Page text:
PASS_MAX_DAYS:
value: 99999
comment: |-
Password aging controls:

PASS_MAX_DAYS Maximum number of days a password may be used.
PASS_MIN_DAYS Minimum number of days allowed between password changes.
PASS_MIN_LEN Minimum acceptable password length.
PASS_WARN_AGE Number of days warning given before a password expires.
PASS_MIN_DAYS:
value: 0
PASS_MIN_LEN:
value: 5
PASS_WARN_AGE:
value: 7

UID_MIN:
value: 1000
comment: Min/max values for automatic uid selection in useradd
UID_MAX:
value: 60000

SYS_UID_MIN:
value: 201
comment: System accounts
SYS_UID_MAX:
value: 999

GID_MIN:
value: 1000
comment: Min/max values for automatic gid selection in groupadd
GID_MAX:
value: 60000

SYS_GID_MIN:
value: 201
comment: System accounts
SYS_GID_MAX:
value: 999

USERDEL_CMD:
value: /usr/sbin/userdel_local
enabled: false
comment: |-
If defined, this command is run when removing a user.
It should remove any at/cron/print jobs etc. owned by
the user to be removed (passed as the first argument).

CREATE_HOME:
value: 'yes'
comment: |-
If useradd should create home directories for users by default
On RH systems, we do. This option is overridden with the -m flag on
useradd command line.

UMASK:
value: '077'
comment: |-
The permission mask is initialized to this value. If not specified,
the permission mask will be initialized to 022.

USERGROUPS_ENAB:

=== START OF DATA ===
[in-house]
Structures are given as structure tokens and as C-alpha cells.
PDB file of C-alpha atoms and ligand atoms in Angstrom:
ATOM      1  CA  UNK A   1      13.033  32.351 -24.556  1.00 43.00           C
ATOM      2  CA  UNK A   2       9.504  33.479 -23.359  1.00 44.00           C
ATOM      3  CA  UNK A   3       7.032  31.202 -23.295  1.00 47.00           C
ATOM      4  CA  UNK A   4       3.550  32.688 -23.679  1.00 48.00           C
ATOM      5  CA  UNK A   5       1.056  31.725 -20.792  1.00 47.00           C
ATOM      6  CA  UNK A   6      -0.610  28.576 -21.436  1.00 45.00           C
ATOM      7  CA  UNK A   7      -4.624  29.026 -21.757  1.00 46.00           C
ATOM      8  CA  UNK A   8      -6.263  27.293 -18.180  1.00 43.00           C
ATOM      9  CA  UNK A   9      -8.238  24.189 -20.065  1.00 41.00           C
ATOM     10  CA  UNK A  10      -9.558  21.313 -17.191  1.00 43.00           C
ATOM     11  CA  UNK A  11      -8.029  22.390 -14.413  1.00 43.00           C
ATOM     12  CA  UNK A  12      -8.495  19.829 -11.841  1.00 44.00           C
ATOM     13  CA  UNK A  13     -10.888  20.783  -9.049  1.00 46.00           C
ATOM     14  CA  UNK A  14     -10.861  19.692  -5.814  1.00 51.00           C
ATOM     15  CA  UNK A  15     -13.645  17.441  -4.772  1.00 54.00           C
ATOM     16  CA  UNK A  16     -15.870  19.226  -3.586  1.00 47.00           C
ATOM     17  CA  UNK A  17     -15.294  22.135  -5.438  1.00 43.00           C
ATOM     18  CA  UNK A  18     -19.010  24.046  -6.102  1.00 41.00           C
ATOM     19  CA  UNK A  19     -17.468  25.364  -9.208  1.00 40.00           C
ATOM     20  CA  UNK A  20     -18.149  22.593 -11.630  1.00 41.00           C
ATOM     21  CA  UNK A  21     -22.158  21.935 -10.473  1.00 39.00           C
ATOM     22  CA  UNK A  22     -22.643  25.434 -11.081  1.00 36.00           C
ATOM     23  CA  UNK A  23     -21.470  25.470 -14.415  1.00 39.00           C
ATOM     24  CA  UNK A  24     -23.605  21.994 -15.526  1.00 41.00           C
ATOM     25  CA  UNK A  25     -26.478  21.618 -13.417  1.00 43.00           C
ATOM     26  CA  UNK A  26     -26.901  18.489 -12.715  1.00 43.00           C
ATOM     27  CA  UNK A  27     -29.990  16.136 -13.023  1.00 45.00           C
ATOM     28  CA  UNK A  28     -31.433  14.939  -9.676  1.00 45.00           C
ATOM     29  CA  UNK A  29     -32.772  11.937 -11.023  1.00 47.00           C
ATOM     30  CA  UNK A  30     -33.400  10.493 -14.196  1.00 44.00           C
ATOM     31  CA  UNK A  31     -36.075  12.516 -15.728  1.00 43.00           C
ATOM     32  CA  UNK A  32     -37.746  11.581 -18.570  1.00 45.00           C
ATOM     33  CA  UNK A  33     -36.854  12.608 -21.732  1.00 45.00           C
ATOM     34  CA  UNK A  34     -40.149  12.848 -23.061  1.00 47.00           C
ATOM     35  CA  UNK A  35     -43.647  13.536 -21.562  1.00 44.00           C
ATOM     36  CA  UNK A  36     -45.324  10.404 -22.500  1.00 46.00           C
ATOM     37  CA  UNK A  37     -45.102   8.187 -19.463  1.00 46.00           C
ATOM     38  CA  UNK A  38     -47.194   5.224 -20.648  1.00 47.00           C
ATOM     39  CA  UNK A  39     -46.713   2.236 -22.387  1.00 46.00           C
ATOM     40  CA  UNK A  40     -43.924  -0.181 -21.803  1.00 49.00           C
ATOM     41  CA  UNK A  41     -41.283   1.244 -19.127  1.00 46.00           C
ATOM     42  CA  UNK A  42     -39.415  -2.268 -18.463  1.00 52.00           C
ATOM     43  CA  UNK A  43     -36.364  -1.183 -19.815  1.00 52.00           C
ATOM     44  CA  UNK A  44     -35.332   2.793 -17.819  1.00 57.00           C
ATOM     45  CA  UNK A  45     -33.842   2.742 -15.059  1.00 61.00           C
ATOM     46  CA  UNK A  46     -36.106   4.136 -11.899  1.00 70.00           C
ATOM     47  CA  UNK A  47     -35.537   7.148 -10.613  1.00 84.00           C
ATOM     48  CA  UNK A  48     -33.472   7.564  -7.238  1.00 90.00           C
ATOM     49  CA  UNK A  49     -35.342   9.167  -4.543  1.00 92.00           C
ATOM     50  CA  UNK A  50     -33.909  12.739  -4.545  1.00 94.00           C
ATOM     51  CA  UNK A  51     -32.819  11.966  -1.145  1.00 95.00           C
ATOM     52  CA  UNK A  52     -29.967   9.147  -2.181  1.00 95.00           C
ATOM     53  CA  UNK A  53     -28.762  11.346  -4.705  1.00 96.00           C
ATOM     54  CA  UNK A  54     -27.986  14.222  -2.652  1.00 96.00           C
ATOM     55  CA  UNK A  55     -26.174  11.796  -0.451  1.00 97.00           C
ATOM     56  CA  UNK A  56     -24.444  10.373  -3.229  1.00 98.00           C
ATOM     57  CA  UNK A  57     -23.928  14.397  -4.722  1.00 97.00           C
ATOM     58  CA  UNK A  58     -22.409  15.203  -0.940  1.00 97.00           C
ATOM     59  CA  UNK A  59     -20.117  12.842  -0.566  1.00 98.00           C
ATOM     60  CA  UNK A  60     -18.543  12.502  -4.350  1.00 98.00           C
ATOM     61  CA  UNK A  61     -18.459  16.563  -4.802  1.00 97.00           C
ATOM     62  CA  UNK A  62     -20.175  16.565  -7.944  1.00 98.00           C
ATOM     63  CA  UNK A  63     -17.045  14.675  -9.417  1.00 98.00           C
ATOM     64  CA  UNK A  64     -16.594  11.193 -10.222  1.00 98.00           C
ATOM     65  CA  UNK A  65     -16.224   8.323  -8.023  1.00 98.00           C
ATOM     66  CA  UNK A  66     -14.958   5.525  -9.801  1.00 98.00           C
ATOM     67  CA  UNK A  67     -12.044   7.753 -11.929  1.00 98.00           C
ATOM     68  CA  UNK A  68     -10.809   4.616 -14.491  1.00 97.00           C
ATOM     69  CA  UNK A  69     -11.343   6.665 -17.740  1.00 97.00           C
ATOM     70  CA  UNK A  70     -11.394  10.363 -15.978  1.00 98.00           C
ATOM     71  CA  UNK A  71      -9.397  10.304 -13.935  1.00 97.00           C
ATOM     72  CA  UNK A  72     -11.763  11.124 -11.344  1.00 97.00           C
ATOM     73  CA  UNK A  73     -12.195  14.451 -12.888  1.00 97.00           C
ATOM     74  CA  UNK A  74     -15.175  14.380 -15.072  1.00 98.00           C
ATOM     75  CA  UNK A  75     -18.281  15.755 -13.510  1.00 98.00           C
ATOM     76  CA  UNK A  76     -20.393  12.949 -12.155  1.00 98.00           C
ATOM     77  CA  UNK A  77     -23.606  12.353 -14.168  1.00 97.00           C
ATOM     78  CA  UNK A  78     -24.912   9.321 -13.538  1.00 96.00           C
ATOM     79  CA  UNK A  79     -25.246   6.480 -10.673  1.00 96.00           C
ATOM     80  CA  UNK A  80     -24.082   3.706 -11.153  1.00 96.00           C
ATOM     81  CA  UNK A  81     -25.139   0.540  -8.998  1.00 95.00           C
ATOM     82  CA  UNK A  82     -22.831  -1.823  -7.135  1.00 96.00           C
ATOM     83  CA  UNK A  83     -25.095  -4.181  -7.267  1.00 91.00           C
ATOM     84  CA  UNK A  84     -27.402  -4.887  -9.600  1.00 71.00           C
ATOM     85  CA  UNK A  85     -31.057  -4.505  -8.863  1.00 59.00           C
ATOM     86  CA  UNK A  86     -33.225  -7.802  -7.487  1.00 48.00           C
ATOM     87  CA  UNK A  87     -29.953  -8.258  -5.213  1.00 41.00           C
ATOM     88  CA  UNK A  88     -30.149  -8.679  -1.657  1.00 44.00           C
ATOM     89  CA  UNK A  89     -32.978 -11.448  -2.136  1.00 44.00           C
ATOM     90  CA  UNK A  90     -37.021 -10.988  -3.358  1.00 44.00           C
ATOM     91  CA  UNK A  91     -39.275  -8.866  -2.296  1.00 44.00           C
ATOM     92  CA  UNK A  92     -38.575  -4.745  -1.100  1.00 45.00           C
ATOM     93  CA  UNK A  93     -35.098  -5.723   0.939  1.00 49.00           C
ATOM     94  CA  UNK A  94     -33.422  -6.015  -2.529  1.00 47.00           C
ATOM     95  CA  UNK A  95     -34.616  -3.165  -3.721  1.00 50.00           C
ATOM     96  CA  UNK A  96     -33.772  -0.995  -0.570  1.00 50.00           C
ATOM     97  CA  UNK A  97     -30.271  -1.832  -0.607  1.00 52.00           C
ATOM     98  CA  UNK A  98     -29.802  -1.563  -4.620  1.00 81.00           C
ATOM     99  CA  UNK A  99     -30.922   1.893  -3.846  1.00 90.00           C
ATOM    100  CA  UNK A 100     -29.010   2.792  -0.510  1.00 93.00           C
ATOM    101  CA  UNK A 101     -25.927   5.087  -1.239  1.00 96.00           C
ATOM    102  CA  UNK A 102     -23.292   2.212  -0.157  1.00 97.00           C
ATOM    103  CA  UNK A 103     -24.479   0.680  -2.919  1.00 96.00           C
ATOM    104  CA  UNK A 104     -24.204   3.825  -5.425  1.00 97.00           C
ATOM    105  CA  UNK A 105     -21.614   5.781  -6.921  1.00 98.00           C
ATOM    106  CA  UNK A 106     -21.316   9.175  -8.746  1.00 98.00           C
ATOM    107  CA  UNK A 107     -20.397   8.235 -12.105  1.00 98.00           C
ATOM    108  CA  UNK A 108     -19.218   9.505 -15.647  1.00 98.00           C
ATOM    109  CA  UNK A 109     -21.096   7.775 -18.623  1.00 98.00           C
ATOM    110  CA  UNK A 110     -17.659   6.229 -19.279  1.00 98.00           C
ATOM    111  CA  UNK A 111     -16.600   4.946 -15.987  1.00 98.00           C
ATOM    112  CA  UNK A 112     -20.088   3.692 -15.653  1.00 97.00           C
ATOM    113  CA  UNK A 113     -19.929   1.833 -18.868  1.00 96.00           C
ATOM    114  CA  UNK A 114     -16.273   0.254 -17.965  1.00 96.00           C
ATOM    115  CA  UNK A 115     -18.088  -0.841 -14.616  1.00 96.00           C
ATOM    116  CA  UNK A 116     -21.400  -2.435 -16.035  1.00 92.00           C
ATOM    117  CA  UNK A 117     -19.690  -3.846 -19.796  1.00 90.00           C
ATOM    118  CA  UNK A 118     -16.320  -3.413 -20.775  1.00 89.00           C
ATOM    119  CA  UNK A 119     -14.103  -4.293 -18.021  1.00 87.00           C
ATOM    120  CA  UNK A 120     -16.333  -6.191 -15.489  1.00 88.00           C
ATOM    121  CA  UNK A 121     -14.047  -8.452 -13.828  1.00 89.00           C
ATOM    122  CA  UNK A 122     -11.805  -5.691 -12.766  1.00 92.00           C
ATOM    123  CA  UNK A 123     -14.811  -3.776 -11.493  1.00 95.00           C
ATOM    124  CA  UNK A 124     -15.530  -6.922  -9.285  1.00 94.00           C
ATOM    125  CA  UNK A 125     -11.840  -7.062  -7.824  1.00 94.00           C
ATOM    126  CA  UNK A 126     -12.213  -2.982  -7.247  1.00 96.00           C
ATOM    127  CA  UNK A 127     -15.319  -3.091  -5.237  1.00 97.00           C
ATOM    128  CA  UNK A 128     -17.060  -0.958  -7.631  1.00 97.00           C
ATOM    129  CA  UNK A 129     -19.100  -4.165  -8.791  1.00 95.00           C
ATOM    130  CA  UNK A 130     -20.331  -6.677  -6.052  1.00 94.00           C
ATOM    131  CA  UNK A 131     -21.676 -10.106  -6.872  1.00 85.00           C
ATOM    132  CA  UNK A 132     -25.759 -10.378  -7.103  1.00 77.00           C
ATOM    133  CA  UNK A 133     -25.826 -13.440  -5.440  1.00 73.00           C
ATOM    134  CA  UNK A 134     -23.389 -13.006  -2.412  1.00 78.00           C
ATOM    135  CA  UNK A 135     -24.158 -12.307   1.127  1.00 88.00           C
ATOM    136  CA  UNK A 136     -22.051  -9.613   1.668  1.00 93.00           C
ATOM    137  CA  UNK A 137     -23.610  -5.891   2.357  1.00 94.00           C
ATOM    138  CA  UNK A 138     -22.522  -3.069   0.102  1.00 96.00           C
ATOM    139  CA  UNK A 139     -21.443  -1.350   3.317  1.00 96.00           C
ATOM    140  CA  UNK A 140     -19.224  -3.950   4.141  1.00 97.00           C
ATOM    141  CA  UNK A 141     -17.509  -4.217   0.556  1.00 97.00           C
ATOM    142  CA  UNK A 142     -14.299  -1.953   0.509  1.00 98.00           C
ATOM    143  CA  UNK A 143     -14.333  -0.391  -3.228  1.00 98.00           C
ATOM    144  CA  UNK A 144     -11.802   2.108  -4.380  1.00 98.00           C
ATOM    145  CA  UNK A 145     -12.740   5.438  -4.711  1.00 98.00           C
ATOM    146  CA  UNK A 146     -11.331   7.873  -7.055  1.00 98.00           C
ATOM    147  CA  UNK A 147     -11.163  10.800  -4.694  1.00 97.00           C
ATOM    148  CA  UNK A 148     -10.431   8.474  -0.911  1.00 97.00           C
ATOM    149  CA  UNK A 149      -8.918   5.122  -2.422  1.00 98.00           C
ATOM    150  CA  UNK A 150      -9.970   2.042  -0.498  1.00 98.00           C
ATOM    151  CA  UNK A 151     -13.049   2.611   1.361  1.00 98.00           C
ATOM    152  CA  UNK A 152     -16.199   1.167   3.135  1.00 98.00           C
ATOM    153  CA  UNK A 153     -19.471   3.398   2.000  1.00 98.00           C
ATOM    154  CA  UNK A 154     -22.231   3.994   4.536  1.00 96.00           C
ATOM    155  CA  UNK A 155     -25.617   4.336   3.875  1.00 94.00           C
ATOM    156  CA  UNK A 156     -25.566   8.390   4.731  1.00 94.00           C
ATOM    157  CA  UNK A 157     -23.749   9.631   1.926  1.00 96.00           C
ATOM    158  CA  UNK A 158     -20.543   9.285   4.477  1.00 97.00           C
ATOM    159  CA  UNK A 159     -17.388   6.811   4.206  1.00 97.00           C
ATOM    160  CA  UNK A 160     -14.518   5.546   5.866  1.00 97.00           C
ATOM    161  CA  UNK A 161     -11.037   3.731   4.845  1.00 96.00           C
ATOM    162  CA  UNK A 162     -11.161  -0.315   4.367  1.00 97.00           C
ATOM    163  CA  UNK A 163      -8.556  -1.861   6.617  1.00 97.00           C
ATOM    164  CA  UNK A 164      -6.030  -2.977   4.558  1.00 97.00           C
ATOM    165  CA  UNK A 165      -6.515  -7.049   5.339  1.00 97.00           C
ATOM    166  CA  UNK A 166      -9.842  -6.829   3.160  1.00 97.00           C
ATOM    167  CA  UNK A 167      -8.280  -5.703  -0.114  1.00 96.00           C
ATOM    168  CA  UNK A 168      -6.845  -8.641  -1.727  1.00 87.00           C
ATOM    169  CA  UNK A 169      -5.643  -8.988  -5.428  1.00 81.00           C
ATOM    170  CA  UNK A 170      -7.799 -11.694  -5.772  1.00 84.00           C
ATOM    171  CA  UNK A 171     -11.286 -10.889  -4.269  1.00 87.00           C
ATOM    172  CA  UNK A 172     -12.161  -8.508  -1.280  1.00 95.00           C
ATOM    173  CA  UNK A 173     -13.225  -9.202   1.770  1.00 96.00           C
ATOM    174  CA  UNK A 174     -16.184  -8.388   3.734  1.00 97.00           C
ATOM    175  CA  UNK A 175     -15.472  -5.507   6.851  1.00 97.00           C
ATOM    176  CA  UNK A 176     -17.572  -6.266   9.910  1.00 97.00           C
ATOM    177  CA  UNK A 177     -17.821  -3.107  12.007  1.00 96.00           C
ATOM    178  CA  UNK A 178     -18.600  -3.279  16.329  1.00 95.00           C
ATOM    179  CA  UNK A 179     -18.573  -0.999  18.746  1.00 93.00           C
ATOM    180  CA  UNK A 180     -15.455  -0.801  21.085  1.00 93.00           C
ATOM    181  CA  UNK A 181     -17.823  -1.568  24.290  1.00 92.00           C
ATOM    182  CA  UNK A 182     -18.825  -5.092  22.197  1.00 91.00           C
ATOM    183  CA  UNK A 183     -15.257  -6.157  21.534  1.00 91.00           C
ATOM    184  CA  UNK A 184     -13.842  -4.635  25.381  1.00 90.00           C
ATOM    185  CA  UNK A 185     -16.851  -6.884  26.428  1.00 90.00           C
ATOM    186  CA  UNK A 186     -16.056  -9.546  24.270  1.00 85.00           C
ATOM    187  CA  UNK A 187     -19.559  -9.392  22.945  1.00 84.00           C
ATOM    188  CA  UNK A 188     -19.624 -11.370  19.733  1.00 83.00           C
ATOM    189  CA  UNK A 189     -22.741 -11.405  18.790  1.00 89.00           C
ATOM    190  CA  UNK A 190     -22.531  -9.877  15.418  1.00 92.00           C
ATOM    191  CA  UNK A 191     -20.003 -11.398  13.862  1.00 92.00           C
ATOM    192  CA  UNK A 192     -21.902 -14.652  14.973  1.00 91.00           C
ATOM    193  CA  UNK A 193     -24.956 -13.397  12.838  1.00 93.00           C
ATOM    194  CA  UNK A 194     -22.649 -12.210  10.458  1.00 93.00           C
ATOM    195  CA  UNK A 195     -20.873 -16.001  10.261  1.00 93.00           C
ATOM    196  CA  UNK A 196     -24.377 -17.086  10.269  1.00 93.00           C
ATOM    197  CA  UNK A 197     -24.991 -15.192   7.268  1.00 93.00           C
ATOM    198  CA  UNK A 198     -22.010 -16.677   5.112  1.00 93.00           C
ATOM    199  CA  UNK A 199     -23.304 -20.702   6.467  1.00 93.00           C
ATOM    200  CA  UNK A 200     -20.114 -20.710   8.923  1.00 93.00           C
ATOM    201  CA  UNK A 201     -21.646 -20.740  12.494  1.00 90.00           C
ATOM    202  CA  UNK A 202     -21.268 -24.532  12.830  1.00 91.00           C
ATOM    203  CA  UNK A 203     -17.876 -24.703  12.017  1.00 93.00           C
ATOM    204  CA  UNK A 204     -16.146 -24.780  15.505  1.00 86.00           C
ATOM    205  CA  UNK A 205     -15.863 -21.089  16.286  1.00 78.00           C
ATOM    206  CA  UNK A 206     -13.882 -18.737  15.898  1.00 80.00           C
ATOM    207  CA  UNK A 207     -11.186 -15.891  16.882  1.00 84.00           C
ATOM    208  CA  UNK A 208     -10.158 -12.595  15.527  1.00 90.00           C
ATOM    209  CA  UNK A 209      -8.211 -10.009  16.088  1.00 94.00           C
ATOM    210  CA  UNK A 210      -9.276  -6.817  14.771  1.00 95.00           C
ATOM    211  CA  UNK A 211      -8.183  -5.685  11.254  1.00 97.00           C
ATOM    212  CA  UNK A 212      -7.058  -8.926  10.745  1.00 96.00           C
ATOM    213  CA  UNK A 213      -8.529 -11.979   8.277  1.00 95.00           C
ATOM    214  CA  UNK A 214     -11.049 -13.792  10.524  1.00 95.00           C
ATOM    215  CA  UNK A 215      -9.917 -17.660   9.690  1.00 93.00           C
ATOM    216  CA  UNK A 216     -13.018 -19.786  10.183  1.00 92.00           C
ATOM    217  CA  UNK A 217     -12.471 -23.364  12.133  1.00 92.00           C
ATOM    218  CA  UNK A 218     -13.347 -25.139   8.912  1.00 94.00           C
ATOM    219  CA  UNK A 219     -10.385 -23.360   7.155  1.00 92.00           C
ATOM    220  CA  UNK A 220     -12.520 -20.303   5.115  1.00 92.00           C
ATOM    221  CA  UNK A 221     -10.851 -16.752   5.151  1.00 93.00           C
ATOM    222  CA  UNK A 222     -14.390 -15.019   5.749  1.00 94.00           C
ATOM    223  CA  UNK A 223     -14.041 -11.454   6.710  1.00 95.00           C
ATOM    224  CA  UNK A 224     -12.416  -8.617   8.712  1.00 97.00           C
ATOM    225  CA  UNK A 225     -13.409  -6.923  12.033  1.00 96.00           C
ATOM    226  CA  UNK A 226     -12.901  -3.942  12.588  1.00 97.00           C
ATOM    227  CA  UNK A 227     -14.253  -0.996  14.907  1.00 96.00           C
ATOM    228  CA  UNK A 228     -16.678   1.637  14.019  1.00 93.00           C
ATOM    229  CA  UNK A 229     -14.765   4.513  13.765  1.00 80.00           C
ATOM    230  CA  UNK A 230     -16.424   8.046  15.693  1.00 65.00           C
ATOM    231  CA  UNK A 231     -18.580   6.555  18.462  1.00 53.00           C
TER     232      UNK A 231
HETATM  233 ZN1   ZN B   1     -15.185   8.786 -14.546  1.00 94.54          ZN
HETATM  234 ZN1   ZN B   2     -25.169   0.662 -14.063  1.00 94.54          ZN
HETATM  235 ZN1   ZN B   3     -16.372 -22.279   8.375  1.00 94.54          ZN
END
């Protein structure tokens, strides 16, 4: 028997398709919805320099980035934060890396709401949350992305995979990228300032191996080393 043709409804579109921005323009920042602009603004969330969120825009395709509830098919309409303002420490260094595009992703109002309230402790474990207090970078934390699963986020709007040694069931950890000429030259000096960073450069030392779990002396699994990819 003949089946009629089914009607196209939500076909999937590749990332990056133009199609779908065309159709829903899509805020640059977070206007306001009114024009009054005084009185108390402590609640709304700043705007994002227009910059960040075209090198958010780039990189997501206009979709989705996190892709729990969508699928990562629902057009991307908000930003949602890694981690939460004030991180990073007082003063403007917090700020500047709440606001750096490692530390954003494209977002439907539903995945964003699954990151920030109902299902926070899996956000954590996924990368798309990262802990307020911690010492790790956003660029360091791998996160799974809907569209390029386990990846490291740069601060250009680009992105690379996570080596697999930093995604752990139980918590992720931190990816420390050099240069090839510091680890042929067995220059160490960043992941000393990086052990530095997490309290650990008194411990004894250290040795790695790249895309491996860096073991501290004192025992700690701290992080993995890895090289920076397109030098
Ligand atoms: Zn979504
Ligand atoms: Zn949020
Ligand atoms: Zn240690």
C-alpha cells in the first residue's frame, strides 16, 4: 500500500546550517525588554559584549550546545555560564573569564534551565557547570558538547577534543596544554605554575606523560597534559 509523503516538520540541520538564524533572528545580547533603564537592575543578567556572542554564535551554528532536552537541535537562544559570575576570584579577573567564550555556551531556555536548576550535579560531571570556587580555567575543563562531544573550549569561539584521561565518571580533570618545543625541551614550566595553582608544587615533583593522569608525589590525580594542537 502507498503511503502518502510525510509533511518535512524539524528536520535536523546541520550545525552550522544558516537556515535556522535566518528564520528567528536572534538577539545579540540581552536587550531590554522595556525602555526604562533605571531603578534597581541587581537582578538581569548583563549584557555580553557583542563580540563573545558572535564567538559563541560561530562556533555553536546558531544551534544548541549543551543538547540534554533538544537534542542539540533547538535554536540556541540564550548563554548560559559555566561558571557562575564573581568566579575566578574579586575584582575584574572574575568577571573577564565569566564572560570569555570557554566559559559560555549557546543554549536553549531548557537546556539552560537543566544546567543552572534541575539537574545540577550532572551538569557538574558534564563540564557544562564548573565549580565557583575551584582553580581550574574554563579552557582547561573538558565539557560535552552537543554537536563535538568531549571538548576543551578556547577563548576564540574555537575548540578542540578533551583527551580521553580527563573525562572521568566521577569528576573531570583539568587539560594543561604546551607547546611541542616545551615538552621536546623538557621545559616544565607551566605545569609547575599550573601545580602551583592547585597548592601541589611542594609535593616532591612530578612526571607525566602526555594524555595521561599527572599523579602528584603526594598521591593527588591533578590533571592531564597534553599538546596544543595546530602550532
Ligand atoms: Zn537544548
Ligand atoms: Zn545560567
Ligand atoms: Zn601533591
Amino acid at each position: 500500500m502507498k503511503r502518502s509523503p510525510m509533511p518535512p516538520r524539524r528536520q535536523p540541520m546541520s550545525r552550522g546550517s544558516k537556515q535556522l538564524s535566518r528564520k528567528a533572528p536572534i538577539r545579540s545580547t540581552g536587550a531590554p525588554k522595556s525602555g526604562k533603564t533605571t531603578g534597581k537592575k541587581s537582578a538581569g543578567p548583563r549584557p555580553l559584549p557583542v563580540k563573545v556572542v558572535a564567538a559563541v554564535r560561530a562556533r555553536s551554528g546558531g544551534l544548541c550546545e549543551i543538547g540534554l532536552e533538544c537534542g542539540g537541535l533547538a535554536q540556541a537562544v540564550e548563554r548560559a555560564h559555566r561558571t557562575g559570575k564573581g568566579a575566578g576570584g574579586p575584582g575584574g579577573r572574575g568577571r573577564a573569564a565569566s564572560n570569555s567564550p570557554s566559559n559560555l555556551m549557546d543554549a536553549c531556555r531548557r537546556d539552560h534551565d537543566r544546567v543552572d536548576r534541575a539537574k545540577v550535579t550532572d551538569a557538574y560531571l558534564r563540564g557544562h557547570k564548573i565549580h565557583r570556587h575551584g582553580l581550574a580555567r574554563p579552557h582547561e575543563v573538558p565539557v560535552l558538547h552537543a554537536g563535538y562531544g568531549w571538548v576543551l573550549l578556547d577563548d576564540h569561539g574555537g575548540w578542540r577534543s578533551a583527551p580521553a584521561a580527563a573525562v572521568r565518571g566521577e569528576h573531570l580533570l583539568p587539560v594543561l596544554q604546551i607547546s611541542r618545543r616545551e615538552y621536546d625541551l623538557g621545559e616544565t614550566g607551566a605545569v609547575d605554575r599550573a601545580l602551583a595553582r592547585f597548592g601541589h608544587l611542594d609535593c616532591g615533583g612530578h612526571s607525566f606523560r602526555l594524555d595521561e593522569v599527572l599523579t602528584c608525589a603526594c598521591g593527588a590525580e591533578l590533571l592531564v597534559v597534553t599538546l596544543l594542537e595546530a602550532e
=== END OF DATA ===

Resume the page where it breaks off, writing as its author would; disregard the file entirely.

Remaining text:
value: 'yes'
comment: This enables userdel to remove user groups if no members exist.

ENCRYPT_METHOD:
value: 'SHA512'
comment: Use SHA512 to encrypt password

Change log

v1.0.0 (2022-07-13)

Full Changelog

Fixed

  • Explicitly set lint checks #5 (gibbs)

0.2.0 (2022-03-02)

Full Changelog

Added

  • Add hiera merge strategy and merge options for easier management #4 (gibbs)

0.1.0 (2022-03-01)

Full Changelog

Added

  • Add support for RedHat 8, CentOS 7, AlmaLinux 8 and Rocky 8. #3 (gibbs)
  • Add Debian 10/11 support #2 (gibbs)
  • Add Ubuntu 18.04 support #1 (gibbs)

Reference

Table of Contents

Classes

  • login_defs: Manage the configuration control definitions for the login package

Data types

Classes

login_defs

Manage the configuration control definitions for the login package

Parameters

The following parameters are available in the login_defs class:

options

Data type: Hash[String, Login_Defs::Option]

A hash of options to configure /etc/login.defs

Default value: undef

package_ensure

Data type: String

The login/shadow util package state to use when using $package_manage

Default value: 'installed'

package_manage

Data type: Boolean

Set to true to manage the login/shadow utility package

Default value: false

package_name

Data type: String[1]

The package name to use when managing the login/shadow utility package

Default value: undef

owner

Data type: Variant[String[1], Integer]

The owner to set on /etc/login.defs

Default value: 'root'

group

Data type: Variant[String[1], Integer]

The group to set on /etc/login.defs

Default value: 0

mode

Data type: String[3,4]

The mode to set on /etc/login.defs

Default value: '0644'

Data types

Login_Defs::Option

login.defs option

Alias of

Struct[{
Optional['comment'] => String,
Optional['enabled'] => Boolean,
'value' => Variant[String, Integer],
}]